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Message in a bottle.

Message In A Bottle

Good Timing, Product Push Tawanee Past $1.5 Million In Sales

While those distinctive green bottles of Perrier were returning to stores following a toxic chemical scare last February, one Arkansas company made a big splash in the local bottled water market.

Perrier had a virtual lock on the sparkling water market in the United States until a lab in North Carolina found traces of benzene, a toxic cleaning fluid. in product samples.

A subsequent recall of 72 million bottles provided a chance for smaller companies like Little Rock's Tawanee Artesian Spring Water to grab a bigger hunk of the $2 billion that Americans plunk down each year for imported and domestic bottled water.

Perrier claims to have regained distribution of about 80 percent of its retail outlets and has re-appeared in about half of the nation's top restaurants. But industry insiders say Perrier will never again have the lead in the United States, where more than 600 different brands jockey for space on retailers' shelves.

Meanwhile, Tawanee has moved into the territory formerly occupied by Perrier, added new product lines and tripled its gross income for 1990 to more than $1.5 million.

In Arkansas, Perrier has only recently re-appeared and is still not available in all flavors or bottle sizes. The recall had a positive effect for Tawanee, which has found ample shelf space this year for its broad line of bottled water products.

"The recall had that effect," says Breck Speed, the 33-year-old president of Tawanee. "It provided not only the opportunity for our products and other products to gain shelf space that was vacated by Perrier, but acceptance by consumers as a viable product.

"People have found (local sparkling water products) less expensive, good tasting and readily available. It's going to be tough for Perrier to get all the market share back."

Speed says he has doubts that Perrier, which once monopolized the industry, will ever reach 100 percent of its market share again.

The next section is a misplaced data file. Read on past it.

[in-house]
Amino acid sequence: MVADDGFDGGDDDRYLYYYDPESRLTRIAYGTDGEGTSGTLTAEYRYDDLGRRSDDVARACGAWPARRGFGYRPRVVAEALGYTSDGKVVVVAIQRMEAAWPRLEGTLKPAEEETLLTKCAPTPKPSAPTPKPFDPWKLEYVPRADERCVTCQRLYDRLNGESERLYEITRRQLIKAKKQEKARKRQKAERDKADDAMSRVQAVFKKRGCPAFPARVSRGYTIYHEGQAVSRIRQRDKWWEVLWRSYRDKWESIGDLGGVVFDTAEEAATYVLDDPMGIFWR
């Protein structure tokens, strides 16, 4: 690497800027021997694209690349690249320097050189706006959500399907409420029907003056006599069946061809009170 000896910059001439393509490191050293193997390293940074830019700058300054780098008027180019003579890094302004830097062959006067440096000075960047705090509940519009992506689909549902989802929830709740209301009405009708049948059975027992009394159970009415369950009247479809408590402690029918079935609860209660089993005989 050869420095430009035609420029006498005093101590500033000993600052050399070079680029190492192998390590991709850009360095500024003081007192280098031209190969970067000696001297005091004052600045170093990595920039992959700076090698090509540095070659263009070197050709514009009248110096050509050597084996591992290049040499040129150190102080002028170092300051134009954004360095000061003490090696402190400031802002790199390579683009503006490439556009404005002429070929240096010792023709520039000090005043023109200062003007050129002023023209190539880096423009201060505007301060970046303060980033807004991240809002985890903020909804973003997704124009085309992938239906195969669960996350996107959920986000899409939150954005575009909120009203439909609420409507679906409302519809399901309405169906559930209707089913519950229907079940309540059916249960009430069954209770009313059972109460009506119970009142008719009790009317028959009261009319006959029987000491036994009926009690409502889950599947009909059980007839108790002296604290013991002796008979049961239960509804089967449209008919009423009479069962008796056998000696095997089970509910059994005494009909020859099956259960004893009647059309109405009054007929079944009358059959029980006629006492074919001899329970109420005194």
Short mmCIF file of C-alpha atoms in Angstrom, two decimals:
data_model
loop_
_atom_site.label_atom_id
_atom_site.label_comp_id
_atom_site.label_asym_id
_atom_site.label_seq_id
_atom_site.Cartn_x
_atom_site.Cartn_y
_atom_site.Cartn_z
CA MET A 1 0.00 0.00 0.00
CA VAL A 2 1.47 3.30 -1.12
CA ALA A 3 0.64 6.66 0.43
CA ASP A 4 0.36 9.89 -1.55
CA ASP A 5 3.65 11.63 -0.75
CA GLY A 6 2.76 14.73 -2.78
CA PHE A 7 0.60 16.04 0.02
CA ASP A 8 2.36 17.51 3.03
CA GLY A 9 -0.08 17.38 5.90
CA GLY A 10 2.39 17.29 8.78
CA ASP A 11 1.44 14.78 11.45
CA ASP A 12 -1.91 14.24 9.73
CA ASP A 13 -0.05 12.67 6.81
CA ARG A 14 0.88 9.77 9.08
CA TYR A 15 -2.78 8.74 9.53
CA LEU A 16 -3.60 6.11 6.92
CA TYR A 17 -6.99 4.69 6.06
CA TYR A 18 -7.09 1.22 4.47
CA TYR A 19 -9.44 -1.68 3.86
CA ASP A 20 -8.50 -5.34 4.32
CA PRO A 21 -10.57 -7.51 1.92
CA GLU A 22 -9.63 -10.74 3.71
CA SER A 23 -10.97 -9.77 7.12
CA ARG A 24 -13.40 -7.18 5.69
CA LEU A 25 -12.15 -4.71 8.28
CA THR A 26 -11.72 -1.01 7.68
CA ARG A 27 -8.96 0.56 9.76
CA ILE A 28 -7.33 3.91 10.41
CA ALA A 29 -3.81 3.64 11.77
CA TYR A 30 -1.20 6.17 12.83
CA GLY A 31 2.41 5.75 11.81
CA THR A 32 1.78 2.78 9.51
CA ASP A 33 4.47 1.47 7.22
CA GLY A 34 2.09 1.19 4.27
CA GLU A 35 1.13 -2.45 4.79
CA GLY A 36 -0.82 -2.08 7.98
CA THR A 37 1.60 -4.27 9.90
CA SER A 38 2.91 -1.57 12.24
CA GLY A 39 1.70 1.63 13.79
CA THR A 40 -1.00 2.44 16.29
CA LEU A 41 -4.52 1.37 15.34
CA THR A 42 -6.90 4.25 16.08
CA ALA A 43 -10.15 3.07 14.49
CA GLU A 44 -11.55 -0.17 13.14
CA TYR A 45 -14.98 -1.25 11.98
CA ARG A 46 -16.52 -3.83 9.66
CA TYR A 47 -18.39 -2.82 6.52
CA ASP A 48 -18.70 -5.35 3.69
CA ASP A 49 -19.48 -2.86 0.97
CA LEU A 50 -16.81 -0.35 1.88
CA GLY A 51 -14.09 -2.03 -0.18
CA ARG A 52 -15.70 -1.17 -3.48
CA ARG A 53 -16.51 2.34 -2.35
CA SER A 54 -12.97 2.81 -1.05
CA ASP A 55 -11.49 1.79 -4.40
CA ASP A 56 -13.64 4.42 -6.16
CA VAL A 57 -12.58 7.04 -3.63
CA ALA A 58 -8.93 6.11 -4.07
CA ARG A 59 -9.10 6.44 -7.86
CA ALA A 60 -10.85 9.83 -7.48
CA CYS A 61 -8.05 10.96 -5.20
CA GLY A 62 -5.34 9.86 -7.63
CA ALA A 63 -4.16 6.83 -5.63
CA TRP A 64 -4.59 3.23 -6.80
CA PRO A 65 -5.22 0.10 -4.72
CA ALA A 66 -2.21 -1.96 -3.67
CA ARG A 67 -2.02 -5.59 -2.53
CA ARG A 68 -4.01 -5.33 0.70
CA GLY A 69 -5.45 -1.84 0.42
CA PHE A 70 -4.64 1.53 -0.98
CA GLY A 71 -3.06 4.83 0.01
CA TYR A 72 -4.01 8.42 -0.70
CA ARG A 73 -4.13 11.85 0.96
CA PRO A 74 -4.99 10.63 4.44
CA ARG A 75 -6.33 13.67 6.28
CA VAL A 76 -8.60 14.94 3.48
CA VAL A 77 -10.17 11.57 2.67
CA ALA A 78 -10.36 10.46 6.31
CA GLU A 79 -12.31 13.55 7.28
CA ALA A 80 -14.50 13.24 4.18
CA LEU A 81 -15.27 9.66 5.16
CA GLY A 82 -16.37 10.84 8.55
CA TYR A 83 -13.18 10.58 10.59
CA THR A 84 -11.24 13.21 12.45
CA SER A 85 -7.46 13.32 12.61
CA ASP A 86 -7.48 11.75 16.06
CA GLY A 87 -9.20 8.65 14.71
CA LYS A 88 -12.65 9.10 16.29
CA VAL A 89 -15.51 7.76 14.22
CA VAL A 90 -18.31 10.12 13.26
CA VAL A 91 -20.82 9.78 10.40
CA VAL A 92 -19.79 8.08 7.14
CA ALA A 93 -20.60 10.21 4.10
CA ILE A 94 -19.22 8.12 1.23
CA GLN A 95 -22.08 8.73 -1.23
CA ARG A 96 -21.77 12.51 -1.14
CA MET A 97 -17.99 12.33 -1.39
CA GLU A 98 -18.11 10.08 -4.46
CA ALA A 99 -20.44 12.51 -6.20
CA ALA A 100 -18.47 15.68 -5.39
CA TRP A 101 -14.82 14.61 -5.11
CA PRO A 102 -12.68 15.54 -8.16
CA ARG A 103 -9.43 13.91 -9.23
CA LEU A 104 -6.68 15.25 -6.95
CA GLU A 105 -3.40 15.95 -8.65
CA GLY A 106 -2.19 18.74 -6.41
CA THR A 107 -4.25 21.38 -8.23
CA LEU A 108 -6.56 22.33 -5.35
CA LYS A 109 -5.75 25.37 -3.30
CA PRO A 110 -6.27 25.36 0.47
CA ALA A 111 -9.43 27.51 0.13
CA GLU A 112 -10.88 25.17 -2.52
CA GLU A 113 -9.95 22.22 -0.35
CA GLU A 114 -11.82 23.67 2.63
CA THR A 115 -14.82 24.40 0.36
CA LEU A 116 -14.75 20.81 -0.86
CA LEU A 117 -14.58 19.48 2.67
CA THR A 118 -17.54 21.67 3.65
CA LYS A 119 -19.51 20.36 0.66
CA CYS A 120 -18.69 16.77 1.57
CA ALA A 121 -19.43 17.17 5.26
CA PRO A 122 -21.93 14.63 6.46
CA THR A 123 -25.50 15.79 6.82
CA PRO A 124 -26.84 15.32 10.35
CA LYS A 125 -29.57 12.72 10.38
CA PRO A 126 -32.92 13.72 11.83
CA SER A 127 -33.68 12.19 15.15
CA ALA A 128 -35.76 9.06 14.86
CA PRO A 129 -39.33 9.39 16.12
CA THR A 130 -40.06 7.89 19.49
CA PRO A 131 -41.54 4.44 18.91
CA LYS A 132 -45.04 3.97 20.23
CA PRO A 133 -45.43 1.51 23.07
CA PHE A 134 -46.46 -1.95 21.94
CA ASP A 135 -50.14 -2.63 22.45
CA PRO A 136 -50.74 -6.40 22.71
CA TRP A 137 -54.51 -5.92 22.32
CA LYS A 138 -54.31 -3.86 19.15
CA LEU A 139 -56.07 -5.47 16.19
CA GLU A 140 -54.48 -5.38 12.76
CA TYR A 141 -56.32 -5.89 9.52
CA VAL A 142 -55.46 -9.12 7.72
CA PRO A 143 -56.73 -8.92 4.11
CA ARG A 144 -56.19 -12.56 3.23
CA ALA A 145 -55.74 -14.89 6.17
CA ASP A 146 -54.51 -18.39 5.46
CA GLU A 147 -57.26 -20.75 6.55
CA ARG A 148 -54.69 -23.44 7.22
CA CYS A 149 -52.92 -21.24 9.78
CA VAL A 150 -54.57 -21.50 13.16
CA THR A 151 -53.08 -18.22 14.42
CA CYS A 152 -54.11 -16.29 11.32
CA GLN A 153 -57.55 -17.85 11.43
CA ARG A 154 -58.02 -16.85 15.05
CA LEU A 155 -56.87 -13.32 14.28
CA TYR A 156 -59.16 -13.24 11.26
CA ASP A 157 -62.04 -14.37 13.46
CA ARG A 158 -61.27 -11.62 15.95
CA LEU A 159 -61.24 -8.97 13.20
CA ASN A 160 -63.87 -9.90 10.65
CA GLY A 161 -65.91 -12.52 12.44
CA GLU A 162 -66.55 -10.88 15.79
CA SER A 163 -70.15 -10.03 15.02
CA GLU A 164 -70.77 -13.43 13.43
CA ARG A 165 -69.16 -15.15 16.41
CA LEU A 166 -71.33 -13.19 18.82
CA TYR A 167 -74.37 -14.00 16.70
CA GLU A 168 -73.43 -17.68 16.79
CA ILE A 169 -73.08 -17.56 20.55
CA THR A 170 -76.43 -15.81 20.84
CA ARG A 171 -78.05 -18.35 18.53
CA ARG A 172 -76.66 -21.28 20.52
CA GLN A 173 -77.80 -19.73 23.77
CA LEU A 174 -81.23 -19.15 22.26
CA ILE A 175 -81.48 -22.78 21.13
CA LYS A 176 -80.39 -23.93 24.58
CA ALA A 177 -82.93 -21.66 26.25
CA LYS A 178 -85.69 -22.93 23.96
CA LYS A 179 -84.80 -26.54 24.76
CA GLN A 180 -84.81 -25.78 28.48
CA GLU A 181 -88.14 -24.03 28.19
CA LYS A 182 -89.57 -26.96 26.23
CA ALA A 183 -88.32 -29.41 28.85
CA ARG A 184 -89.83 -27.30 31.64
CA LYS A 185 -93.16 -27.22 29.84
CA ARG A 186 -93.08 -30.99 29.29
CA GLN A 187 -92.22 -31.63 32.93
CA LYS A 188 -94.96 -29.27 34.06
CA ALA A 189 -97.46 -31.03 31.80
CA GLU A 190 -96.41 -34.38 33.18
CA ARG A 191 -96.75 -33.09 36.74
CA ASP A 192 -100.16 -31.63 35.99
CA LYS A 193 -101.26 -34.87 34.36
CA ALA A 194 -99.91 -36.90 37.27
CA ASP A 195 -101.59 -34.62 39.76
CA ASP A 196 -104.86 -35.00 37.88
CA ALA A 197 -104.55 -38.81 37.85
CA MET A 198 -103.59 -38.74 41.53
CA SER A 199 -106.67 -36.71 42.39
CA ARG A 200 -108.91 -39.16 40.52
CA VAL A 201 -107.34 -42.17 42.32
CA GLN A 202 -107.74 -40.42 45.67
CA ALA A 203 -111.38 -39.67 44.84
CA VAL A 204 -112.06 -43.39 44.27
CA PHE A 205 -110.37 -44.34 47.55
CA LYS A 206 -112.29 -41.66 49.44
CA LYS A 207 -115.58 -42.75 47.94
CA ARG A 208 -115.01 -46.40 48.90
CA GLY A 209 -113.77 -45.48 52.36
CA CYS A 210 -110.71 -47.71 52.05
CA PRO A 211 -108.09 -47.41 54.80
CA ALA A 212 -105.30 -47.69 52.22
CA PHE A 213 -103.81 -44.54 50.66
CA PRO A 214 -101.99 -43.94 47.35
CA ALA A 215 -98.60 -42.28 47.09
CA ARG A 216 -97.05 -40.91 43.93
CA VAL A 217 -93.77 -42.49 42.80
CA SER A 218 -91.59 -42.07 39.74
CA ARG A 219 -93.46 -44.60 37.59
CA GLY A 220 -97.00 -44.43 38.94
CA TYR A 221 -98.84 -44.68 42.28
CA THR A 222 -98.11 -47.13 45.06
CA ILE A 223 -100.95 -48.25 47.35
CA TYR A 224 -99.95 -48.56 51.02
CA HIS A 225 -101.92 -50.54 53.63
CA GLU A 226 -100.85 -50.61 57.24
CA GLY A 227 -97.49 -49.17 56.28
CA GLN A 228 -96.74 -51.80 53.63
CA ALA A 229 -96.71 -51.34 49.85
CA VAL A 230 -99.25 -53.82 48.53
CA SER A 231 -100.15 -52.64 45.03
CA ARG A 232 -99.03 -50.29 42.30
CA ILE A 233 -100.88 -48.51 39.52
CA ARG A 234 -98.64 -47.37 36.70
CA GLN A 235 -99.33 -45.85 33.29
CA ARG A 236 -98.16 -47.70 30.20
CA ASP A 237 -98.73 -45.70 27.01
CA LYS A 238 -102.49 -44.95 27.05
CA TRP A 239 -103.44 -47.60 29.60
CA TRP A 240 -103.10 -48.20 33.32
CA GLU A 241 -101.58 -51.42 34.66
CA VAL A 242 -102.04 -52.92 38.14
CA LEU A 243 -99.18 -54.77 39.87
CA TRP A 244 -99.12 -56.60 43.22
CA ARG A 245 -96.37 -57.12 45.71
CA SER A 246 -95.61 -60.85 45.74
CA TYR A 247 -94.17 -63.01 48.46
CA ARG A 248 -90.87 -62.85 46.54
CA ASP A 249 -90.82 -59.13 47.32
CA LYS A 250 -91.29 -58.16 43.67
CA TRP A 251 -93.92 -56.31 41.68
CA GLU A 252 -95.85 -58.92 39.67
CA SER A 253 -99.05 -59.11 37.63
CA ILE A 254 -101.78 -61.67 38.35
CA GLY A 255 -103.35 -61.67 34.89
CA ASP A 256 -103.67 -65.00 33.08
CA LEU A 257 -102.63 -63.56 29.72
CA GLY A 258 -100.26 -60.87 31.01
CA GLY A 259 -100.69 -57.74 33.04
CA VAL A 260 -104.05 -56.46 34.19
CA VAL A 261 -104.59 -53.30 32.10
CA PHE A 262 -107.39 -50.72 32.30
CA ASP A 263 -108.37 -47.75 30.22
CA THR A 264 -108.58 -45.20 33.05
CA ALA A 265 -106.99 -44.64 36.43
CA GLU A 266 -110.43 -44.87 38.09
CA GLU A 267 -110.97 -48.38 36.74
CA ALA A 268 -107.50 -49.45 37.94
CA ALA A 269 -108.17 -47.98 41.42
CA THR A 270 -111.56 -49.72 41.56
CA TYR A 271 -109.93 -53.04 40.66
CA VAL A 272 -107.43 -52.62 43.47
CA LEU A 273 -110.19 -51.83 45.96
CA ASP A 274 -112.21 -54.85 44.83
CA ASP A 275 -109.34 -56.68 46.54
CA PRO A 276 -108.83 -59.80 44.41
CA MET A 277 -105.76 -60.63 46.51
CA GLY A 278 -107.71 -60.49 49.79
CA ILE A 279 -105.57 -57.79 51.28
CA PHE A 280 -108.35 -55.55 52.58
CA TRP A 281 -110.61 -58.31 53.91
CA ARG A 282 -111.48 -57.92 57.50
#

"There are too many alternatives out there," Speed notes. "People had a chance to try too many others."

Jerry Mauldin, store manager of Harvest Foods at Kavanaugh Boulevard in Little Rock, says Perrier is back in his store but isn't exactly blowing out the door.

"They're not at their previous levels at all," Mauldin explains, "and I don't think they'll reach it -- there's been too much new competition."

Mauldin says he carries sparkling waters distributed by both Tawanee and Mountain Valley Spring Co. of Hot Springs.

While two Little Rock restauranteurs agree the mishap was costly to Perrier and helped Arkansas bottlers, they say they had already changed over to the products of local distributors.

Steve Vaden, owner of Cheers on Broadway, says he previously served Perrier but made the switch from Perrier to local waters before the toxic scare because of expense.

"Why serve Perrier at the expense?" Vaden asks. "I can serve waters from local companies for two-thirds the price. I didn't like charging customers $1.25 for a bottle of water where now it's only 75 cents."

Vaden says the Perrier mishap gave companies like Tawanee and Mountain Valley just the break they were looking for.

"Tawanee did a big business with Connoisseur [Sparkling Glacier Water]," Vaden explains. "Perrier wasn't able to come back quick enough with restocking and lost a share. As a result, Tawanee and Connoisseur got a nice foothold in this market."

Paul McGee, maitre d' at Grafitti's on Cantrell Road, says his restaurant switched to local companies before the recall.

"The customers seem to be satisfied, and you get more for your money," McGee says. "Perrier is sold in six-ounce bottles and Tawanee Spring is sold in 10-ounce bottles. Tawanee also has a nicer carbonation and is cheaper."